Moab Mountain Bike Advanced Skills Camp May 24-28, 2011

After having done our novice mountain bike camp two weeks ago I felt like I was a little better prepared with all the stuff I had to bring.  Before I had a baby I kind of laughed at all those parents that felt like they needed all these different baby items.  But now that I’m a parent I totally understand.   I DO need all that baby stuff; pack-n-play, jungle gym, Johnny jump-up, stroller, high chair, toys, clothes, bath supplies, stuffed animals, noise maker, hiking gear etc.  To say that my Subaru Outback was bursting at the seams was an understatement!

Mom took care of Emmett for the week while I ran our advanced skills camp.  We had nine participants. Two of the riders came to this camp three years ago.  It was great to have them back.  And one of my young mountain bike athletes from Breckenridge also came.  We stayed in the Rim Village condos with everyone getting their own room to spread out.  And like the first camp, we worked with Rim Tours again.  Our guide was Sylvie, an amazing woman and phenomenal mountain biker.  I think she ended up having more fun than any of us!

Everyone arrived Tuesday afternoon to warm sunny skies and a weather forecast that was about as perfect as you get in Moab; mid eighties, clear skies and no wind.  Yeah!  After a casual afternoon of socializing, wine, and appetizers, we had a big dinner of grilled chicken, veggie pasta and a big salad.  I took the group through the week’s schedule before sending everyone off to bed.

Our first morning was spent at City Park reviewing the basic fundamentals and core concepts of mountain biking.  Having an advanced group meant we were able to move a little faster and cover more skills.  By noon everyone was mentally exhausted.  Lunch took care of that!  My mom brought Emmett to City Park so I could feed him before heading out on the trails.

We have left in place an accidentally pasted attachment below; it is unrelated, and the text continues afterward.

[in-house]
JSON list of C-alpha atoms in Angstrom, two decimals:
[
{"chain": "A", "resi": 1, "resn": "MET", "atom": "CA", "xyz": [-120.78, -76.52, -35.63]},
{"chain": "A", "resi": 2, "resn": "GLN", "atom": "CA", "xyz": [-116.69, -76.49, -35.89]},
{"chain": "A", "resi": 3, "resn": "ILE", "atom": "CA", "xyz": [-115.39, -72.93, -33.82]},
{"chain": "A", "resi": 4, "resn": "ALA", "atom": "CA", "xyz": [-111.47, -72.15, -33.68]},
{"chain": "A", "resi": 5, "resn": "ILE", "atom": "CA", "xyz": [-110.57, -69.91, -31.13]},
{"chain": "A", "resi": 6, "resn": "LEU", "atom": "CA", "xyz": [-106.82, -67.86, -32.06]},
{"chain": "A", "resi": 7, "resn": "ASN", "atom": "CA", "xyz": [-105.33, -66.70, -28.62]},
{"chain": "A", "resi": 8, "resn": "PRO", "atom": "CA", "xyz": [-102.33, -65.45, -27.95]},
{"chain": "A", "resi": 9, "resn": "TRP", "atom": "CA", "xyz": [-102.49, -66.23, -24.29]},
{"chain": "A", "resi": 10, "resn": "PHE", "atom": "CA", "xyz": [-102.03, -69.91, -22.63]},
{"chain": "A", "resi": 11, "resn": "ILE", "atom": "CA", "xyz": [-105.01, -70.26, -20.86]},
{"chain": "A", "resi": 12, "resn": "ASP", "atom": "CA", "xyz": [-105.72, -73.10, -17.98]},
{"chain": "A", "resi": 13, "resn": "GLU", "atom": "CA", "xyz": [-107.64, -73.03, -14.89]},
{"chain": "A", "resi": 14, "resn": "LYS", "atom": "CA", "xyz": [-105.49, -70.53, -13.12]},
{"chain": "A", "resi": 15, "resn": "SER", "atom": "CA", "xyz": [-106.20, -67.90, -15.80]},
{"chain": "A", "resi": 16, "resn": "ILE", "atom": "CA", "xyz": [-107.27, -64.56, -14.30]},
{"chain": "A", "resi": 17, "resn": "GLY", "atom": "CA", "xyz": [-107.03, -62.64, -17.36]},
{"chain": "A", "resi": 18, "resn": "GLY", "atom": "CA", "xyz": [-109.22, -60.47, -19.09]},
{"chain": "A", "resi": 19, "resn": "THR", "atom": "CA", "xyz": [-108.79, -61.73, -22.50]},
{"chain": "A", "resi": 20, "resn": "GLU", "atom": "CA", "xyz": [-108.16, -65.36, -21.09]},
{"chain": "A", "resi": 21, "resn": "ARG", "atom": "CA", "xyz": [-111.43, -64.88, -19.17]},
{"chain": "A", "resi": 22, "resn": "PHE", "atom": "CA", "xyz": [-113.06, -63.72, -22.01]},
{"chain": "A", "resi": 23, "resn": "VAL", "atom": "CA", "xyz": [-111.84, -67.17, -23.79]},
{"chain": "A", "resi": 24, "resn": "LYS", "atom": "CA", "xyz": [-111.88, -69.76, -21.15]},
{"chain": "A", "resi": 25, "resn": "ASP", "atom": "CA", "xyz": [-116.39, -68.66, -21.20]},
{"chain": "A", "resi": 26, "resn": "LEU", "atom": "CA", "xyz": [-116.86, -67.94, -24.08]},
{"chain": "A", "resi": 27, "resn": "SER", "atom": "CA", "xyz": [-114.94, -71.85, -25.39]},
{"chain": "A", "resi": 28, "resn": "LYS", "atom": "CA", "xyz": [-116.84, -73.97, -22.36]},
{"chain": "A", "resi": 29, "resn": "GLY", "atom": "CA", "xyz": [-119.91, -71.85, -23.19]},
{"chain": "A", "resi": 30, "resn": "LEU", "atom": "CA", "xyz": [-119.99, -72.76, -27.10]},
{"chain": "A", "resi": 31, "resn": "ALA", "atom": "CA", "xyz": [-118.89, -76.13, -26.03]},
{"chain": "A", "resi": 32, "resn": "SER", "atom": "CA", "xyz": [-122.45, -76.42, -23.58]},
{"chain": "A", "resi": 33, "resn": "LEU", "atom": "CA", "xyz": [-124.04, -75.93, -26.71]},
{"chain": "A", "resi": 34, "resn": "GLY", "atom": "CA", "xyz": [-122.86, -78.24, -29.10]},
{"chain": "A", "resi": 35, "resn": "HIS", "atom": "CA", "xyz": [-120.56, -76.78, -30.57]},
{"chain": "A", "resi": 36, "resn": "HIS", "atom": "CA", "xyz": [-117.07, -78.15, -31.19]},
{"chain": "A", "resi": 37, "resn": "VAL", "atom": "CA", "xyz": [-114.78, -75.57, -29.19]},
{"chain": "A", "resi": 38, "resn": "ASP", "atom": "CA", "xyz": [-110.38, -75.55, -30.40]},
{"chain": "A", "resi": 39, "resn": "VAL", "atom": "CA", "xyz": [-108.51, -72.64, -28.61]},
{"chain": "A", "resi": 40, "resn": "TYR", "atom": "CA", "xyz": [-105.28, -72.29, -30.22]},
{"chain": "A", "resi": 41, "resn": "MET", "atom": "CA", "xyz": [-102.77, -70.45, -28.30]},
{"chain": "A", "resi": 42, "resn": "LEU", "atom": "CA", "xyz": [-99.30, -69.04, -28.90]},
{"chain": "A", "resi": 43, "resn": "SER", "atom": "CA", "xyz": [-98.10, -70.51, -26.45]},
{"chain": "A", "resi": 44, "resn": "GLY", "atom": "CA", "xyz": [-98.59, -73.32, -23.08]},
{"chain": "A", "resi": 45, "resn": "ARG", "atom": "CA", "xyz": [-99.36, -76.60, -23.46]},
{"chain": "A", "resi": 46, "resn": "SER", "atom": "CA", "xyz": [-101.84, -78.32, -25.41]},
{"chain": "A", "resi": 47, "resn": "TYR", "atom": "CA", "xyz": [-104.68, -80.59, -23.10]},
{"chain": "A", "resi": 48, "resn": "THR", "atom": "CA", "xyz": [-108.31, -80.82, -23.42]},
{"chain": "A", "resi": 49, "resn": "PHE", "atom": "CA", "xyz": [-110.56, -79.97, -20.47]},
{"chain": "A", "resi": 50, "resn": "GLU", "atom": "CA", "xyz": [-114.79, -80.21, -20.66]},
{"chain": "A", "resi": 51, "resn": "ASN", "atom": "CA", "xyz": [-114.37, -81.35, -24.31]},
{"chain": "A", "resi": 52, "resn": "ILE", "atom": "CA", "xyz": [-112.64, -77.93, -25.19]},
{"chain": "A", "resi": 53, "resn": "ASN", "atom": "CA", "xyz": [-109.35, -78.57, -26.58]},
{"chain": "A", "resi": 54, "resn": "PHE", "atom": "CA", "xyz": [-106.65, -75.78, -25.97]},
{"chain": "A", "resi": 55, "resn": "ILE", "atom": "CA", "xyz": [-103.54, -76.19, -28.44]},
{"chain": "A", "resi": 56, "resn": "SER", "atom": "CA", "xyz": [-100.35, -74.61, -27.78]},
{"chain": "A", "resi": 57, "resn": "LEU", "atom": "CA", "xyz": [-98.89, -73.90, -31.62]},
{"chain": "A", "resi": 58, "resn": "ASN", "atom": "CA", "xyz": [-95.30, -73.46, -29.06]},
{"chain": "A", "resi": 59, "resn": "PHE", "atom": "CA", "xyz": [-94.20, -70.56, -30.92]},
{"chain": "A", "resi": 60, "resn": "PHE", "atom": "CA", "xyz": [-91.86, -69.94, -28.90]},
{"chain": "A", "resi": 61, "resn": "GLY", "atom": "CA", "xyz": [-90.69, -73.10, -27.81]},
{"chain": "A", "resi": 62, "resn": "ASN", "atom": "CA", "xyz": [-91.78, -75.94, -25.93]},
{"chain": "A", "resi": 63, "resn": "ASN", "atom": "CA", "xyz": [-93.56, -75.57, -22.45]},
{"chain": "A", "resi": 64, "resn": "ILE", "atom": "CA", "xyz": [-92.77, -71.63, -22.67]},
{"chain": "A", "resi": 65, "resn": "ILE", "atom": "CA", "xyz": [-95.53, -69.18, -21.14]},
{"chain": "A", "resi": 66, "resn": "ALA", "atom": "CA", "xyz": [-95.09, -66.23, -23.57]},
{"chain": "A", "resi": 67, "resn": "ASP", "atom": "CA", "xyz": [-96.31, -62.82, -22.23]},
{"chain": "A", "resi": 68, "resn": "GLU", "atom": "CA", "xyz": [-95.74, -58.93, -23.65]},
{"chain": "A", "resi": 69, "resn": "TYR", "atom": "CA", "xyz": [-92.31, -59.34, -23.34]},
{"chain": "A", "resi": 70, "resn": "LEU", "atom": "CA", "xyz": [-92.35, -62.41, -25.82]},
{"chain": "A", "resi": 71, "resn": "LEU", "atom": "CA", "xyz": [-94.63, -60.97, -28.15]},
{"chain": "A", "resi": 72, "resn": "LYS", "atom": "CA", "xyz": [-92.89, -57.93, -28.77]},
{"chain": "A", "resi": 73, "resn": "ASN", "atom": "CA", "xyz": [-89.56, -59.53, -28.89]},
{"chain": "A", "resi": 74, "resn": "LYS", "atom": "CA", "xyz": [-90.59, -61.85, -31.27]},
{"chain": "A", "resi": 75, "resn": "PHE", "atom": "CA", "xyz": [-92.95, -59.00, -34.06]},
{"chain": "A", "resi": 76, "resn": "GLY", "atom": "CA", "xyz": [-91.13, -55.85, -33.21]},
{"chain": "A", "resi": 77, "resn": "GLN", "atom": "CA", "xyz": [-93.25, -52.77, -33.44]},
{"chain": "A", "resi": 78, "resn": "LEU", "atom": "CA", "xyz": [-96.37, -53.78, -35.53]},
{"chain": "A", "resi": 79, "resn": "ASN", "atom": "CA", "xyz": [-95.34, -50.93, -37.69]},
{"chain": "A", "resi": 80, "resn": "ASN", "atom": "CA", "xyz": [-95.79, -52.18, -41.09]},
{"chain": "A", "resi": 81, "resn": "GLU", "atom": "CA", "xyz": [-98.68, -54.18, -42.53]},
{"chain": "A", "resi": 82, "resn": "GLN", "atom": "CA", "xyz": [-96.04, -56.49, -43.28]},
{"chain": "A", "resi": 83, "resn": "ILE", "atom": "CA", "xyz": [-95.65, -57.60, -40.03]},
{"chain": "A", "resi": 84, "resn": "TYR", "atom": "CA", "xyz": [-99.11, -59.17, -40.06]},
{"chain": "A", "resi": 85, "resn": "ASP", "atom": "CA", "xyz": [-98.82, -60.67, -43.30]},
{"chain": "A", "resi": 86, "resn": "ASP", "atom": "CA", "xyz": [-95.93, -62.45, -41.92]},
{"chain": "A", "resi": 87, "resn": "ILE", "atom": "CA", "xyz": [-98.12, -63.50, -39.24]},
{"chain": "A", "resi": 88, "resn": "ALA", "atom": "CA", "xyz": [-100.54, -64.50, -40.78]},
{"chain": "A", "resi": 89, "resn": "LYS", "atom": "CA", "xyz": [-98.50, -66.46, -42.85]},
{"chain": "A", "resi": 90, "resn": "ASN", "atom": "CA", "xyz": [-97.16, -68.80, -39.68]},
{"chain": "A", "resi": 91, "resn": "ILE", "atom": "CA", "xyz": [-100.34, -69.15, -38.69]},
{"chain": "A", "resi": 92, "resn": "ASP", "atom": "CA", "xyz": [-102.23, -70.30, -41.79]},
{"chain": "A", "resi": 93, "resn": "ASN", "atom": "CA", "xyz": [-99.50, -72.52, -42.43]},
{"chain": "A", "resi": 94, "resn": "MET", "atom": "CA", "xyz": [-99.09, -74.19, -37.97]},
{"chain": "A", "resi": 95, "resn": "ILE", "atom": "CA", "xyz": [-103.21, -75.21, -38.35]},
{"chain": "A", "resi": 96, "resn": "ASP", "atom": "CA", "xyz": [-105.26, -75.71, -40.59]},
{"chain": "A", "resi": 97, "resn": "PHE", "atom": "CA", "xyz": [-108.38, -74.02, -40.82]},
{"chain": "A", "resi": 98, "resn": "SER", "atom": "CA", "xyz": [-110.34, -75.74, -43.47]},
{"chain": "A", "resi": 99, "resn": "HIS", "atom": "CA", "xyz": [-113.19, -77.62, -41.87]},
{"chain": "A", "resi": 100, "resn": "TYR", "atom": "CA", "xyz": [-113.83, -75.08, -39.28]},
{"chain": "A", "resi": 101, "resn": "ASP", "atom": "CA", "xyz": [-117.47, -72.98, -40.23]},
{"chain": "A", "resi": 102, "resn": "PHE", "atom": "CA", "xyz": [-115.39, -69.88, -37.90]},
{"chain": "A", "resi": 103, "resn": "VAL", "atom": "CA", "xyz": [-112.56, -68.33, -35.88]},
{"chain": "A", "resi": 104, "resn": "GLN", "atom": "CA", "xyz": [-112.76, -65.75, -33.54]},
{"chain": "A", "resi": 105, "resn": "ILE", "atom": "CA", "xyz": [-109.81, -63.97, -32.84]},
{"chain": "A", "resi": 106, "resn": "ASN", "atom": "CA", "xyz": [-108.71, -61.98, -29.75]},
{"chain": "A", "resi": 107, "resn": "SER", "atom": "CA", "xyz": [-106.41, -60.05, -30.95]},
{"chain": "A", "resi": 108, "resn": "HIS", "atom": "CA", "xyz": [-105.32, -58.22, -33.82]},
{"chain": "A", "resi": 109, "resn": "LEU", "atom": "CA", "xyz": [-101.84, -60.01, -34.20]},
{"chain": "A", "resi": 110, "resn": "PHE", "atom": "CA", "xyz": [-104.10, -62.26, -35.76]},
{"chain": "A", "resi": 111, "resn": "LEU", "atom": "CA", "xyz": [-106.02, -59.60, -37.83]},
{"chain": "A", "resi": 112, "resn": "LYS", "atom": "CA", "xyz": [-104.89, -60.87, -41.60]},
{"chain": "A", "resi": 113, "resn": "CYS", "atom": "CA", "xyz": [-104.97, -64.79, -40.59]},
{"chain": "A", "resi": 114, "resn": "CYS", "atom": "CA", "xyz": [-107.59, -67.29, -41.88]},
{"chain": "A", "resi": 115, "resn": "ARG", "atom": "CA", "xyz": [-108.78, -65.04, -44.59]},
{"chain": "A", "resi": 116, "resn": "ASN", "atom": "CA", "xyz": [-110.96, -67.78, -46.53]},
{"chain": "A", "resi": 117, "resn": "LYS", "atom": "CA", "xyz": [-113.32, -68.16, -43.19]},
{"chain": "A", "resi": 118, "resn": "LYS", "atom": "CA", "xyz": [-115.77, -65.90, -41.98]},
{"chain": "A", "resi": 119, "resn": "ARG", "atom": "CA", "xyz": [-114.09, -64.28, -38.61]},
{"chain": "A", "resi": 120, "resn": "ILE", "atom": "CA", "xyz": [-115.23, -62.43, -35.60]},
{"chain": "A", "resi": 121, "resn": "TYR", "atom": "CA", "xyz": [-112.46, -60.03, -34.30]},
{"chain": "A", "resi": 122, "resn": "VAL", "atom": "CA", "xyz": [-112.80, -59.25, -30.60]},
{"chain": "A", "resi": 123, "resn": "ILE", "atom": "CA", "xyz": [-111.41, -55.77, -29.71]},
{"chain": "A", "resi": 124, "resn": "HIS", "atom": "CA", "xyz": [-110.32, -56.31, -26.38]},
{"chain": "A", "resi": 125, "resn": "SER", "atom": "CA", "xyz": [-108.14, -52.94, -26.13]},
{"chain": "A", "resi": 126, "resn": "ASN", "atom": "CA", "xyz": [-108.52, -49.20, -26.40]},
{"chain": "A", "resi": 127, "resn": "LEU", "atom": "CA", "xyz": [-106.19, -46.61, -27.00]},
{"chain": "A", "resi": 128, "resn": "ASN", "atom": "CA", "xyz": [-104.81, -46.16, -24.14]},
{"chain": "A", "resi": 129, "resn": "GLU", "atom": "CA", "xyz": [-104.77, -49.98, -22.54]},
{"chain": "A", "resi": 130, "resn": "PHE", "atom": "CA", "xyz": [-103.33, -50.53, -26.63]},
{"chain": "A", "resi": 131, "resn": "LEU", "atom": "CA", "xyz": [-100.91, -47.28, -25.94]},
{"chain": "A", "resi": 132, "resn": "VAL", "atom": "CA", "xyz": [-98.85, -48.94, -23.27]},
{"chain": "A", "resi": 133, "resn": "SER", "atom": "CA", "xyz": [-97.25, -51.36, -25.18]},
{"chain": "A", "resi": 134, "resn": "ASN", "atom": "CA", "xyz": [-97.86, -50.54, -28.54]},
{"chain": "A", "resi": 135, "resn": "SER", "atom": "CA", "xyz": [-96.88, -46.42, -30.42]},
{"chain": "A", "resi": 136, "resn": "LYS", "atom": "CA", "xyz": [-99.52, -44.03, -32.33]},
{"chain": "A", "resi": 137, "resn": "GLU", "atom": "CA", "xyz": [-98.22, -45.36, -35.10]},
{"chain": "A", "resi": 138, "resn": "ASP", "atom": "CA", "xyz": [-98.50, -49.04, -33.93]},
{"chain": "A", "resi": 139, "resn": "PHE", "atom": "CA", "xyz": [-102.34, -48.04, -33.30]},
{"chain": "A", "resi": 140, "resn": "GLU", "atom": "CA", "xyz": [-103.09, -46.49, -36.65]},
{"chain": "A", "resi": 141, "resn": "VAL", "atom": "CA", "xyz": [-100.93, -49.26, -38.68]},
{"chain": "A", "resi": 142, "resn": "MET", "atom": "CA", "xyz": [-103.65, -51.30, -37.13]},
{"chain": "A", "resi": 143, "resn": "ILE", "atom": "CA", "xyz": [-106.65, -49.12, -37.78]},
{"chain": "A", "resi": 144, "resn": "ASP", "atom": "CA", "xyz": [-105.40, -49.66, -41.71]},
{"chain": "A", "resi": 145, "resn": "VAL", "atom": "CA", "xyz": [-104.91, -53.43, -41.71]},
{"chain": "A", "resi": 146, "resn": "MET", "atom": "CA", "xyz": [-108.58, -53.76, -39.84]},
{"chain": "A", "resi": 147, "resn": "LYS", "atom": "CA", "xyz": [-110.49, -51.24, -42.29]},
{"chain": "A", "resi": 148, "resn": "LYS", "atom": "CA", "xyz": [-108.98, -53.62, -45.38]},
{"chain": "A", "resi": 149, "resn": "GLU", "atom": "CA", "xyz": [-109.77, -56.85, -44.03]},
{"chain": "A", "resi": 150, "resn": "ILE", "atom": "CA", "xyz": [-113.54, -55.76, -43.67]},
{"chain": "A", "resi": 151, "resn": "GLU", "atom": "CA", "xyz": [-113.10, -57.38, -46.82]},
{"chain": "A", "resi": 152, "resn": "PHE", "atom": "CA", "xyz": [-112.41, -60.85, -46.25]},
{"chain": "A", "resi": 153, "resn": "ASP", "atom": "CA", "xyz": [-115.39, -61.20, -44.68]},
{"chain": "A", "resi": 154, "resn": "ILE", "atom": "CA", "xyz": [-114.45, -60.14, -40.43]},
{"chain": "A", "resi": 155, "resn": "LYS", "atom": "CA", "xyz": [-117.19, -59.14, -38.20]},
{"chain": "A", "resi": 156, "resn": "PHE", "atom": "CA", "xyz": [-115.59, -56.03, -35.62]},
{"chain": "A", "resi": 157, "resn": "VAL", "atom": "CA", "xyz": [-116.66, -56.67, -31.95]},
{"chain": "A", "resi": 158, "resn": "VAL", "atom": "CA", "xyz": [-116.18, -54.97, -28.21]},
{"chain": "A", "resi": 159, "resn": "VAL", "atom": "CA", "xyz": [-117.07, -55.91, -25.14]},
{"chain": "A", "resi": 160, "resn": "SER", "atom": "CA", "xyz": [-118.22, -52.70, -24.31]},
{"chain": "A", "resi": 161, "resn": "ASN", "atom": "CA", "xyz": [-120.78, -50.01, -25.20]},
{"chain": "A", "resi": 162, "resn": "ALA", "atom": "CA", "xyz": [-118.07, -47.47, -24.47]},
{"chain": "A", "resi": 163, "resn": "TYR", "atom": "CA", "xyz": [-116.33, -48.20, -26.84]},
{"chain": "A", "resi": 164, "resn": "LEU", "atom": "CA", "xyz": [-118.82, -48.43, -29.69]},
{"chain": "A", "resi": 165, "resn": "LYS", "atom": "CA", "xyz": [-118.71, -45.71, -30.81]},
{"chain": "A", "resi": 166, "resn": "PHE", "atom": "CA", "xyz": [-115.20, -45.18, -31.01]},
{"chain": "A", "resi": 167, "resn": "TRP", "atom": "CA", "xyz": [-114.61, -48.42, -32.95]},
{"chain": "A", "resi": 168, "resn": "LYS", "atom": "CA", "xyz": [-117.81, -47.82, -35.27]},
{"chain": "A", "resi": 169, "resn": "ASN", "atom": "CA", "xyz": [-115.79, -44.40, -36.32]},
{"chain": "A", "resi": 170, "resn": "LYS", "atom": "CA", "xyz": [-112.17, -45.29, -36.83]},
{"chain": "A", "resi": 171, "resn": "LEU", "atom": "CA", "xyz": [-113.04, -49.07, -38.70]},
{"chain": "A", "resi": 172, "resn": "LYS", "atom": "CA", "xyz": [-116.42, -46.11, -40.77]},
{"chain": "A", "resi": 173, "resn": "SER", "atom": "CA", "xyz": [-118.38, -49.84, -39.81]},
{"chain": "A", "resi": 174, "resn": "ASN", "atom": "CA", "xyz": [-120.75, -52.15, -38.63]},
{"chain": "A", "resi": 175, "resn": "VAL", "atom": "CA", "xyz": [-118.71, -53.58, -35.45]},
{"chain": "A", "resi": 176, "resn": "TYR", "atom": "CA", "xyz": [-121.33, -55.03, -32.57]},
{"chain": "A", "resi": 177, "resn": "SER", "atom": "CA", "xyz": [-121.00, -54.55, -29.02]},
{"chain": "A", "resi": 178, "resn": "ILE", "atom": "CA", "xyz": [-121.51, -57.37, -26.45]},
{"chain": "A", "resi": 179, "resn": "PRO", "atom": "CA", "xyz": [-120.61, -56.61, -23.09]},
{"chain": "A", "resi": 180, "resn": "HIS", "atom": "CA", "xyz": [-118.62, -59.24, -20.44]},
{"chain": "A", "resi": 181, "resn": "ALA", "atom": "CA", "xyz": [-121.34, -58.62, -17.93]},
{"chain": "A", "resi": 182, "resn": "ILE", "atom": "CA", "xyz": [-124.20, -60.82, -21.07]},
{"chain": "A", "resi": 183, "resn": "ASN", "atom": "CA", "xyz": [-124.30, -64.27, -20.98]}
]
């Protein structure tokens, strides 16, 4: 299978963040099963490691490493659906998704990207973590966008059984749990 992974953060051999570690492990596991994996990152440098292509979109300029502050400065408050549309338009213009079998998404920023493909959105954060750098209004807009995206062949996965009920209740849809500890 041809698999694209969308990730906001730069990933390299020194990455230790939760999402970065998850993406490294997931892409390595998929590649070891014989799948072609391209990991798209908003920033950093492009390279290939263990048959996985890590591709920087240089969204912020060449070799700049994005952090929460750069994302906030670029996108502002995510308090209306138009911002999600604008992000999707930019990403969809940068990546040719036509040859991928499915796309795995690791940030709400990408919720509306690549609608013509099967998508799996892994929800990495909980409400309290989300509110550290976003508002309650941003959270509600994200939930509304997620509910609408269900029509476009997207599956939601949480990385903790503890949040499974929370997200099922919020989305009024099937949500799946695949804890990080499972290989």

After loading up the van we drove north of town to the Bar M singletrack.  This area has been extensively developed in the past two years, with some great new singletrack.  We rode a trail called Deadman’s.  It was a good solid intermediate trail with a little of everything, including switchbacks.  A good introduction to Moab riding.  Even though we didn’t ride very far we spent a lot of quality time working on skills, and taking lots of pictures.

Once we returned to the condos, each guest, including my mom, was treated to a relaxing massage and then late afternoon appetizers.  Dinner was a yummy Dutch Oven lasagna with chocolate brownies for dessert.  Definitely not a week to try and lose weight.  One of the Rim Tours mechanics came out after dinner and gave an extensive bike maintenance talk.  By the end, half our group was nodding off.  Time for bed!!

Our second day started at City Park, with a quick review of the skills we covered yesterday before moving on to the more advanced techniques needed for the bigger rides in Moab.  It was fun watching the participants ride up and down ledges that only yesterday they said “No way!” when I showed them what was in store.  After three hours of mental gymnastics we enjoyed a tasty lunch with Emmett and my mom.